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Pakistan's prime minister rejects backlash on Bin Laden

Gilani denies accusations of collusion or incompetence. Pakistani news media seek to expose the CIA station chief in Islamabad.

May 10, 2011|By Paul Richter and Alex Rodriguez, Los Angeles Times

He also sought to assure Pakistanis that the government would not tolerate a similar raid in the future.

"Pakistan reserves the right to retaliate with full force," Gilani said. "No one should underestimate the resolve and capability of our nation and armed forces to defend our sacred homeland."

Gilani characterized Bin Laden's years of sanctuary in Pakistan as "an intelligence failure," but he added that blame should be shared by the CIA and intelligence agencies around the world. He said Pakistan's spy agency had captured at least 40 key Al Qaeda operatives, including Khalid Shaikh Mohammed, whom U.S. officials regard as the principal architect of the Sept. 11 attacks.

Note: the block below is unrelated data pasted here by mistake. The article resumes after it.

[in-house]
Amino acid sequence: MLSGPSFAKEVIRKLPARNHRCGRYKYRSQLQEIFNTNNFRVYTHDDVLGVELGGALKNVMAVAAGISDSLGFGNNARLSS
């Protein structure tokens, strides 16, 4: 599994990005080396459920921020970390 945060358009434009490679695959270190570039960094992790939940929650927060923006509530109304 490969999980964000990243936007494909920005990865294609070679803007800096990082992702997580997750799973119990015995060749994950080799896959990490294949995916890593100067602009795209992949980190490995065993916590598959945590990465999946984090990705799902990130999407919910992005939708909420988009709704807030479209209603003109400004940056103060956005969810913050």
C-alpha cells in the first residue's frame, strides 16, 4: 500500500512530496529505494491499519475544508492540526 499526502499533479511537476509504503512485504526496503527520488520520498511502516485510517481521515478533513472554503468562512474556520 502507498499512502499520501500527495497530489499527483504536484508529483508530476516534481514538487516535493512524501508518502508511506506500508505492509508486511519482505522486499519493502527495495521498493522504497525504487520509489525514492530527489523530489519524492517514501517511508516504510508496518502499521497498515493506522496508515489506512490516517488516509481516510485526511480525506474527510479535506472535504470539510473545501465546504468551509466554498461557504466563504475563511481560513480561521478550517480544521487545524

"Allegations of complicity or incompetence are absurd," Gilani said. "We will not allow our detractors to succeed in offloading their own shortcomings … in a blame game that stigmatizes Pakistan."

The aggressive tone of Gilani's speech suggested growing concern about the toll the Bin Laden affair has taken on the country's ruling Pakistan People's Party, led by President Asif Ali Zardari.

Opposition parties have capitalized on the public's discontent over the raid. Former Prime Minister Nawaz Sharif, leader of the main opposition party, PML-N, said Monday that the mission was "a blow to Pakistani sovereignty and self-respect."

Last week, former Foreign Minister Shah Mehmood Qureshi, a member of Zardari's party who lost his Cabinet post this year, called on both Zardari and Gilani to resign.

Daniel Markey, a South Asia specialist at the Council on Foreign Relations and a former State Department official, said Gilani's speech had a number of goals, including defending the army so it wouldn't turn on the ruling party and spreading some of the blame to the U.S.

Given the frustration in Congress and among ordinary Americans, he said, "even if we see this speech as posturing, it could dump more fuel on the fire. Crises escalate step by step at first, unless both sides choose to find a way out. I don't see that yet."

Richter reported from Washington and Rodriguez from Islamabad. Times staff writer Ken Dilanian in Washington contributed to this report.

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